One recent Saturday morning, Cristina Oyarzo, a 41-year-old historian who lives in the coastal Chilean city of Iquique, near the border with Bolivia, felt unusually nervous. Like many other residents, she had seen on social media that there would be an anti-immigrant rally a few hours later and she worried things could get out of hand. She was right.
In the past few months, Iquique has become a stop-over for many Latin American migrants escaping poverty and political upheaval in their countries. Tensions between the throngs of migrants and the local population have progressively escalated. On Saturday September 25, they reached a boiling point, when thousands of people participated in anti-immigrant protests that culminated in violence when some attacked a large group of Venezuelan migrants.
Oyarzo, who went out to document the rally, said she reached the city’s waterfront and saw a group of protesters stop seven young Venezuelans, one of them missing a leg, and try to physically attack them. Other people intervened, but the attackers managed to snatch the migrants’ backpacks and told them they were “criminals” and “thieves.”
“It was terrible!” Oyarzo said. “The migrants were desperate because they were trapped between their attackers and the sea. They had no way out.”
Elsewhere in the city, protesters held Chilean flags and placards with messages that read “Dirty Venezuelans leave our country” or “Human Rights are for Chileans,” and chanted the national anthem. They yelled at the migrants, many of them families with young children, to go back to their country. Some even spat at them and set migrants’ clothes, strollers, toys, and mattresses on fire.
The violence in Iquique, a city of about 200,000 people, reflects a rising tension over migration across Latin America. The historic Venezuelan exodus, large numbers of Haitians moving through the continent and other regional migrants who have lost their jobs because of the pandemic have built up to an unprecedented humanitarian crisis in the region.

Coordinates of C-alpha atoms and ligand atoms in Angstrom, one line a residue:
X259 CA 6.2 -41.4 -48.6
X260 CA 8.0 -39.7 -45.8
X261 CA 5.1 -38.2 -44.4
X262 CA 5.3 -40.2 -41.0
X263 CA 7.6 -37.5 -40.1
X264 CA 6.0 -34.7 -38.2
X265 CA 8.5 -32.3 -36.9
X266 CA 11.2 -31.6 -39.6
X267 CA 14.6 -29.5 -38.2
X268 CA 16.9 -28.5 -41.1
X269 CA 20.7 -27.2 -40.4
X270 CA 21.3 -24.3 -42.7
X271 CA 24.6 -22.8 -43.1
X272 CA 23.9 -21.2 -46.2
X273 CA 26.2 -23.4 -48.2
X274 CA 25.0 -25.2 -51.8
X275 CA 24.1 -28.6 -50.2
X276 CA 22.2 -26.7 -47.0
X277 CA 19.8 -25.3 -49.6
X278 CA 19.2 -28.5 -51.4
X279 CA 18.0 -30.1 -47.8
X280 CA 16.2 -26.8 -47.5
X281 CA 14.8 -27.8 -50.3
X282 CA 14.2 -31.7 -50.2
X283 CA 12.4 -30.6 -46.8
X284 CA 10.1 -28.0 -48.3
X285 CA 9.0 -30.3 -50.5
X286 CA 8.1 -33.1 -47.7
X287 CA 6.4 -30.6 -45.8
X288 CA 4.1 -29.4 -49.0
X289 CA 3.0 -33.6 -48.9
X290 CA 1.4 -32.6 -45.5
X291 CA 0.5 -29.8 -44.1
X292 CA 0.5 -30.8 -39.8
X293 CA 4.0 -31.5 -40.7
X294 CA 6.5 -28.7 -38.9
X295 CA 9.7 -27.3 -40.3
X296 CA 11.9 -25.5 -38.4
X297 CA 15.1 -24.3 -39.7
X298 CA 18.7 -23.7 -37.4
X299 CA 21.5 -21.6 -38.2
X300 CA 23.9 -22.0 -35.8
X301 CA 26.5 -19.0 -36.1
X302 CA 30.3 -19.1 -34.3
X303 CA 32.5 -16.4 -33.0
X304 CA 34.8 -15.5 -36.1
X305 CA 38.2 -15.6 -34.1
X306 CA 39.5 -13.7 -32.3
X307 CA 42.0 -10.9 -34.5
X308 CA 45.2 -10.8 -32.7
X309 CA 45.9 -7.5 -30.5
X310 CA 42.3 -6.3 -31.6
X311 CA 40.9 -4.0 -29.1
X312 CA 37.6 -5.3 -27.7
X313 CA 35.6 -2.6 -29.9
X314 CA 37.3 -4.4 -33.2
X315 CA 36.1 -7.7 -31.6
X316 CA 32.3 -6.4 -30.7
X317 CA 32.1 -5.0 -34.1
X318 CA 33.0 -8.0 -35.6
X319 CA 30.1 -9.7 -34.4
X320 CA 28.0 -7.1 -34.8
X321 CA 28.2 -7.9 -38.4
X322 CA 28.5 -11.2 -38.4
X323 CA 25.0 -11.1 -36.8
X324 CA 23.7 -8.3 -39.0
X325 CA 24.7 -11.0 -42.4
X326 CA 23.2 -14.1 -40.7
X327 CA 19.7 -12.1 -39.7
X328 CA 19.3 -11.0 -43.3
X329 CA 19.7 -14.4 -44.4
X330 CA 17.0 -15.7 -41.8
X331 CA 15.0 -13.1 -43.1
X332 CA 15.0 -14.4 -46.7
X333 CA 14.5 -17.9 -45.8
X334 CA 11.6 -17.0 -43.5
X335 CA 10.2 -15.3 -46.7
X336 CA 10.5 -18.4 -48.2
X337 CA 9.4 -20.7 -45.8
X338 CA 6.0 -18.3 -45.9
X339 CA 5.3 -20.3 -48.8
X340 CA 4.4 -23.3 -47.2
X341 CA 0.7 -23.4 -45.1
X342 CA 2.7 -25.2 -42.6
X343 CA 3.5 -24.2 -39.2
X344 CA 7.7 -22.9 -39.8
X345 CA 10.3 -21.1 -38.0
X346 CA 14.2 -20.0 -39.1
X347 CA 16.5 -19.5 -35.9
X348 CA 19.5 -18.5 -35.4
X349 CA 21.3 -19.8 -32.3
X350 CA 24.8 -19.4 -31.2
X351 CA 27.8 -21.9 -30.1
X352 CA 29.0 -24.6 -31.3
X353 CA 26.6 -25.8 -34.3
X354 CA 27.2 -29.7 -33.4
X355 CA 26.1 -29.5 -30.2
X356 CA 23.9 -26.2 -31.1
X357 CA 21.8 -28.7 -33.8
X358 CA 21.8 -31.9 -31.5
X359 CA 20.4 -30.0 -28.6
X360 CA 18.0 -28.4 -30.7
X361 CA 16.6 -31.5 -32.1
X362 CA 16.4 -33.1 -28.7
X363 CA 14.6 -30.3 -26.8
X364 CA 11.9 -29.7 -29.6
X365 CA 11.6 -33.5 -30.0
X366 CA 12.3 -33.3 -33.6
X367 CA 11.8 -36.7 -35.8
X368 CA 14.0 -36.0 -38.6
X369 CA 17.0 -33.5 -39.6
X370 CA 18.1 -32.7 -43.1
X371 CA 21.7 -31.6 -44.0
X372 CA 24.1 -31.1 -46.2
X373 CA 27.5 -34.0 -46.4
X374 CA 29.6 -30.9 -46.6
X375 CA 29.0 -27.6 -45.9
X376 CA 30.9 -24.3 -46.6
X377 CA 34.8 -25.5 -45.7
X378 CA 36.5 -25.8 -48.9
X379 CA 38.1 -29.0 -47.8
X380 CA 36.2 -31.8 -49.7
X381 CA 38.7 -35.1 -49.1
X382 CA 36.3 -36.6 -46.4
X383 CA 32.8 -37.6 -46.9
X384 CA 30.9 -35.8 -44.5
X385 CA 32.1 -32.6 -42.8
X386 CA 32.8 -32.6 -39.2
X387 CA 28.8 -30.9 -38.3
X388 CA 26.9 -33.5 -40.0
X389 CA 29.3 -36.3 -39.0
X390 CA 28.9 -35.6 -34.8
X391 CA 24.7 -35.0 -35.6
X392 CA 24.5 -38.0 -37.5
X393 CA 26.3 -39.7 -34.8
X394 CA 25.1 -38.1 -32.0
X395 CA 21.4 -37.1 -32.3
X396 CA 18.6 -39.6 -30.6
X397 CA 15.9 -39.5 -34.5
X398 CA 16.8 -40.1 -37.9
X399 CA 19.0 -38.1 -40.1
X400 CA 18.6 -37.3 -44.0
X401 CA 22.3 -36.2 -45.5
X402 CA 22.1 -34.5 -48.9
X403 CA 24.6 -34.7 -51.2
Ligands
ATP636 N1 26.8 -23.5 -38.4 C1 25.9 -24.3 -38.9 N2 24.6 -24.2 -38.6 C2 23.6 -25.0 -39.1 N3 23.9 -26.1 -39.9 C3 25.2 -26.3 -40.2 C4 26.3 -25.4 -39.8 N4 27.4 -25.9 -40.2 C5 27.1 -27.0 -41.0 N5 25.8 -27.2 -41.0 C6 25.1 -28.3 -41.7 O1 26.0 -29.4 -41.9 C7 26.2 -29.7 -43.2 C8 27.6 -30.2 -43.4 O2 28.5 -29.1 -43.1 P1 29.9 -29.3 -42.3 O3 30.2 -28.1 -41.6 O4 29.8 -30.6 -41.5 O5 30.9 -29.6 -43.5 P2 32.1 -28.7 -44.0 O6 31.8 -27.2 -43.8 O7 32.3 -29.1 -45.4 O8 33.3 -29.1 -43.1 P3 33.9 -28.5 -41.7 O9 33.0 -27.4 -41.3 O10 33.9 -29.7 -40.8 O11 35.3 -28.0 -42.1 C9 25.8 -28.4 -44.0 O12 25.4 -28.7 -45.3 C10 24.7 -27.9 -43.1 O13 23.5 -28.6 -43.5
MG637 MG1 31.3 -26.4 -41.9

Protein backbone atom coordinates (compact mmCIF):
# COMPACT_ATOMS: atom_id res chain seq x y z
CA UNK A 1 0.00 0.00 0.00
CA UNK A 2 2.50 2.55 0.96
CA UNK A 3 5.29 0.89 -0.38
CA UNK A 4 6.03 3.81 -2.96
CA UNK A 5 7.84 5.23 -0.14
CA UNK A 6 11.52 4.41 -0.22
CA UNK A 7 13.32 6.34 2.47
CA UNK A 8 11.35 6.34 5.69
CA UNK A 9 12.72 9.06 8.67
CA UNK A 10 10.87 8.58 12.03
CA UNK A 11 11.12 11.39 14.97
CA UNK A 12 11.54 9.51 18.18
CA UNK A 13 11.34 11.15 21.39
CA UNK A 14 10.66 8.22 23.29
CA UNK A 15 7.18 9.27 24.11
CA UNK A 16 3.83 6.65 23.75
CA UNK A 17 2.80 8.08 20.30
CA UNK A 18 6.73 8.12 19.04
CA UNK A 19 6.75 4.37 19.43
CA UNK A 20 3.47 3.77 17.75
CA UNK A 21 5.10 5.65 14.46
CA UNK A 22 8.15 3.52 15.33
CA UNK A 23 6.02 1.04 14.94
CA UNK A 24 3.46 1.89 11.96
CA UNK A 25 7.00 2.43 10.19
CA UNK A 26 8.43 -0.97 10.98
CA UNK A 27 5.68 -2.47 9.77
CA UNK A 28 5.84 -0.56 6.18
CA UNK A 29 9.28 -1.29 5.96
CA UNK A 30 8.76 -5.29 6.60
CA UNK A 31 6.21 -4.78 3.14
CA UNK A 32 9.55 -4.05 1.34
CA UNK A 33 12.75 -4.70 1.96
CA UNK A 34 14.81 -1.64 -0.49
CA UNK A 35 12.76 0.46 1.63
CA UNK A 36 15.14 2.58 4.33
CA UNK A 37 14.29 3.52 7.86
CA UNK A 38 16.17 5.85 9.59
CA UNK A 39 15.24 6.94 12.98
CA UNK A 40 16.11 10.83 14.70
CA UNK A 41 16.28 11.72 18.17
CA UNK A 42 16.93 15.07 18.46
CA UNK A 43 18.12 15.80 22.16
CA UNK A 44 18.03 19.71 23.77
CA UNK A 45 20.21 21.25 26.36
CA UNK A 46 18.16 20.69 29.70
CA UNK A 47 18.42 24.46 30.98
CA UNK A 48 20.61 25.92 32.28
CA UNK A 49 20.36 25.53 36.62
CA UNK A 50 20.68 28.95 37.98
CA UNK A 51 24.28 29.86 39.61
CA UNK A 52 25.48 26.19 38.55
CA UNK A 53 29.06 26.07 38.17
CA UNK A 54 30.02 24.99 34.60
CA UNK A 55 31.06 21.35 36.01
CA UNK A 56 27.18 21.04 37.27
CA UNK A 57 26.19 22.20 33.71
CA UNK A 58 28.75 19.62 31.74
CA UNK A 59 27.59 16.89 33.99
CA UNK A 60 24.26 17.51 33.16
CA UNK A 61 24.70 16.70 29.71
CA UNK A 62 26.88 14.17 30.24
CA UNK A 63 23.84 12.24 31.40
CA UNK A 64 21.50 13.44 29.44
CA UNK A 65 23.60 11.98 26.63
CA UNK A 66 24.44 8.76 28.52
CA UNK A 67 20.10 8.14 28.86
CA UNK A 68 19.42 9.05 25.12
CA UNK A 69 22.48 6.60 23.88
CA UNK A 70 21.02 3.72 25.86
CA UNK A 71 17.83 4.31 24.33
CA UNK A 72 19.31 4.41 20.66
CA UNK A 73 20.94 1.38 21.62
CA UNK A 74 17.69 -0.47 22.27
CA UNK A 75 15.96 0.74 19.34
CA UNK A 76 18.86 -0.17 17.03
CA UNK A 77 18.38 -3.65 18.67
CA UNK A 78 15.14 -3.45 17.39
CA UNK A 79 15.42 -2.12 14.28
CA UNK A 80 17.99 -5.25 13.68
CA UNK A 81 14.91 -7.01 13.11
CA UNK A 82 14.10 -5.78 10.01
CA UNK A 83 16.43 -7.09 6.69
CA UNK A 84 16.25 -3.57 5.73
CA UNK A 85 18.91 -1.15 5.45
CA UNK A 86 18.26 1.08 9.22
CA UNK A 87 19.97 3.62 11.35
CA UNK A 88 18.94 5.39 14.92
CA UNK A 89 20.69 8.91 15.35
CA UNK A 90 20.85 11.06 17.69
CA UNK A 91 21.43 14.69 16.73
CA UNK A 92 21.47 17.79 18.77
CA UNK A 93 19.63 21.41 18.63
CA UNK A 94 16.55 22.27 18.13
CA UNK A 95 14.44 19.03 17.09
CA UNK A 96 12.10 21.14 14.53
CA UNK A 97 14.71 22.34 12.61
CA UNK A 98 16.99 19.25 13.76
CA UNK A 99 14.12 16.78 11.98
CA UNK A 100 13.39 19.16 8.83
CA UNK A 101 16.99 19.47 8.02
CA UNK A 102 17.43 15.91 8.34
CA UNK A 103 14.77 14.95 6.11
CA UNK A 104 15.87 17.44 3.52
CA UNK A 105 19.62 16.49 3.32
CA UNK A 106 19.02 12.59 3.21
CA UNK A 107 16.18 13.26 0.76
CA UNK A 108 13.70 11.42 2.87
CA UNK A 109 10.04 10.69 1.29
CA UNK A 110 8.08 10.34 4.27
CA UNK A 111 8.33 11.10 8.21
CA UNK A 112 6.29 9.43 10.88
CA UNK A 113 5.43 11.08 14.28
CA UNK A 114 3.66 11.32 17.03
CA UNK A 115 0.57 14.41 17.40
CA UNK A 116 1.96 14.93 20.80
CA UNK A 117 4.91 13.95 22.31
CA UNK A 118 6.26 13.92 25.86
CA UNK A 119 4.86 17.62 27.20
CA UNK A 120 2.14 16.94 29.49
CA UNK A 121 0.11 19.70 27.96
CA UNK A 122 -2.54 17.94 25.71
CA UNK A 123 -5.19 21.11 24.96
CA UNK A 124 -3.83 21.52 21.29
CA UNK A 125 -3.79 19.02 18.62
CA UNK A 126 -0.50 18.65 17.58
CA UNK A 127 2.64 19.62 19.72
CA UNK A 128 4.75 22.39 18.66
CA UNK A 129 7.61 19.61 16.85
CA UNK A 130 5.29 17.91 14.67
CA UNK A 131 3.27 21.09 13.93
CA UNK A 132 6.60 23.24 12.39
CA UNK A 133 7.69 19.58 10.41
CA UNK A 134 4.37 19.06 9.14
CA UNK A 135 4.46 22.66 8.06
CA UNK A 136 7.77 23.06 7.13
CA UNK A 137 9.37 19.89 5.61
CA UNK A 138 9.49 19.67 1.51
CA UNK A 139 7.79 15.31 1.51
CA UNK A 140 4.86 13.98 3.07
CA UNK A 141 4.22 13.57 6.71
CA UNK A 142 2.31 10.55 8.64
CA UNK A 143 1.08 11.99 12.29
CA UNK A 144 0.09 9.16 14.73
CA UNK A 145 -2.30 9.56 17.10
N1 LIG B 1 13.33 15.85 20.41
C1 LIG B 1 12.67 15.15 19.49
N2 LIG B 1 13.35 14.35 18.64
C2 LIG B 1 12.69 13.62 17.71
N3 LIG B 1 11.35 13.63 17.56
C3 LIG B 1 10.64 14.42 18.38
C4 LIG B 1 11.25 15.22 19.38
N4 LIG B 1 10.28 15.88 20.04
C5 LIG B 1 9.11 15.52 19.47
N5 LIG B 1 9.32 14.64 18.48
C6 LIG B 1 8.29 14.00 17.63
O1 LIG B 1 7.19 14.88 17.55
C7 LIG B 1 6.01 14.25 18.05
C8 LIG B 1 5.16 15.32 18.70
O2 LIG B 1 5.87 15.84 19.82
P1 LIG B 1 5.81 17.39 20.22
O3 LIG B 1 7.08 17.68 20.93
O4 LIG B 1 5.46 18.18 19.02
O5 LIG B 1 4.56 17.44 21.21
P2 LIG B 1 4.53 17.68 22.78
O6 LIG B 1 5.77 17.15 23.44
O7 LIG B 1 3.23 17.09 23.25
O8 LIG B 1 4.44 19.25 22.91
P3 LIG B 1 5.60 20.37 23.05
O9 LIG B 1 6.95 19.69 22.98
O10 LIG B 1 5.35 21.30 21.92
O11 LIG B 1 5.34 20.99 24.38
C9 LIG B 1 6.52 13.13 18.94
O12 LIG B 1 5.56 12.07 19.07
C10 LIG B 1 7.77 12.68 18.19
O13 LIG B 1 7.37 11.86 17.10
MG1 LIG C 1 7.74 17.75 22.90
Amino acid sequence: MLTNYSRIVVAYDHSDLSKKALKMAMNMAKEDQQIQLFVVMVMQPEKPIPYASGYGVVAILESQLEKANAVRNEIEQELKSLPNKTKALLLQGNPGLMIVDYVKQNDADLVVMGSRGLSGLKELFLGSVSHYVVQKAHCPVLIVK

“We have always had migrants in Latin America and the Caribbean,” said Cristián Doña-Reveco, Director of the Office for Latino and Latin American Studies at the University of Nebraska-Omaha.
“What is changing are the patterns, the governments´ response to the different flows and the effect they have on migrants´ lives.”
In mid-2020, international migrants represented 2.6% of South America’s whole population, a significant increase from the less than 1% registered in 2015, according to the International Organization for Migration (IOM).
Almost 80% of them originated from somewhere else in South America and many are now on the move due to increasingly hardline stances on immigration in several countries, and because the pandemic has exacerbated already difficult living conditions and made jobs scarce.
Between 2000 and 2017, several South American leaders – including presidents in Argentina, Chile, Ecuador, and Bolivia – pushed for more progressive immigration laws that made it easier for migrants to cross borders, work legally and obtain resident visas. But the trend in policy has since reversed, with restrictions on movement gaining momentum.
In Argentina, for instance – the top destination for migrants in South America – then-president Mauricio Macri passed a 2017 decree to limit immigrants’ entry and facilitate deportation, prompting harsh criticism by the United Nations. In Chile, President Sebastián Piñera also toughened immigration policies.